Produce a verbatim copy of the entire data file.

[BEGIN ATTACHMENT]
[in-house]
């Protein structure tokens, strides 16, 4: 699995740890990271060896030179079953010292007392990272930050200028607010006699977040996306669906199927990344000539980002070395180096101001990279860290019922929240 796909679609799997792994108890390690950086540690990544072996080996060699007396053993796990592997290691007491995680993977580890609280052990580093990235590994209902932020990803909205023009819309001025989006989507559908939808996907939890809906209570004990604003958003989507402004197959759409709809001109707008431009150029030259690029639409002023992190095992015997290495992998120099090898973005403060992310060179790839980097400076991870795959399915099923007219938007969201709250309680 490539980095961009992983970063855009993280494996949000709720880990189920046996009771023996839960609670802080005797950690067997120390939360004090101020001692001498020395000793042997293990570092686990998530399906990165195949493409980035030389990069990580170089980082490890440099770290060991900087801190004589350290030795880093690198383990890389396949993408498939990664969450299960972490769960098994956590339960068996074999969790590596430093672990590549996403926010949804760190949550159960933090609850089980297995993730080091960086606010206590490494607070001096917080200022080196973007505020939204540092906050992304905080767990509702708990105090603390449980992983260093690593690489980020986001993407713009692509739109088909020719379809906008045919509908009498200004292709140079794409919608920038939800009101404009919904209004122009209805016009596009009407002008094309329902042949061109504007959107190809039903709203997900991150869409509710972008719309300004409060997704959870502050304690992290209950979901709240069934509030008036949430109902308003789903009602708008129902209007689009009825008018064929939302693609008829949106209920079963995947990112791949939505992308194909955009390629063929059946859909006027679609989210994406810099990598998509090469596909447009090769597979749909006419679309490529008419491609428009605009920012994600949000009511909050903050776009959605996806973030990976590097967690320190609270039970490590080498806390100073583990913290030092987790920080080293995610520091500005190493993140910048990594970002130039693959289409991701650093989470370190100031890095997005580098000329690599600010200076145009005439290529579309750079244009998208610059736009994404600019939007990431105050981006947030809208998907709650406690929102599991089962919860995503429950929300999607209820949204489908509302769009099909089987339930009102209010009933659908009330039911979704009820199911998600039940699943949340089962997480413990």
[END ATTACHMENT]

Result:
[in-house]
């Protein structure tokens, strides 16, 4: 699995740890990271060896030179079953010292007392990272930050200028607010006699977040996306669906199927990344000539980002070395180096101001990279860290019922929240 796909679609799997792994108890390690950086540690990544072996080996060699007396053993796990592997290691007491995680993977580890609280052990580093990235590994209902932020990803909205023009819309001025989006989507559908939808996907939890809906209570004990604003958003989507402004197959759409709809001109707008431009150029030259690029639409002023992190095992015997290495992998120099090898973005403060992310060179790839980097400076991870795959399915099923007219938007969201709250309680 490539980095961009992983970063855009993280494996949000709720880990189920046996009771023996839960609670802080005797950690067997120390939360004090101020001692001498020395000793042997293990570092686990998530399906990165195949493409980035030389990069990580170089980082490890440099770290060991900087801190004589350290030795880093690198383990890389396949993408498939990664969450299960972490769960098994956590339960068996074999969790590596430093672990590549996403926010949804760190949550159960933090609850089980297995993730080091960086606010206590490494607070001096917080200022080196973007505020939204540092906050992304905080767990509702708990105090603390449980992983260093690593690489980020986001993407713009692509739109088909020719379809906008045919509908009498200004292709140079794409919608920038939800009101404009919904209004122009209805016009596009009407002008094309329902042949061109504007959107190809039903709203997900991150869409509710972008719309300004409060997704959870502050304690992290209950979901709240069934509030008036949430109902308003789903009602708008129902209007689009009825008018064929939302693609008829949106209920079963995947990112791949939505992308194909955009390629063929059946859909006027679609989210994406810099990598998509090469596909447009090769597979749909006419679309490529008419491609428009605009920012994600949000009511909050903050776009959605996806973030990976590097967690320190609270039970490590080498806390100073583990913290030092987790920080080293995610520091500005190493993140910048990594970002130039693959289409991701650093989470370190100031890095997005580098000329690599600010200076145009005439290529579309750079244009998208610059736009994404600019939007990431105050981006947030809208998907709650406690929102599991089962919860995503429950929300999607209820949204489908509302769009099909089987339930009102209010009933659908009330039911979704009820199911998600039940699943949340089962997480413990």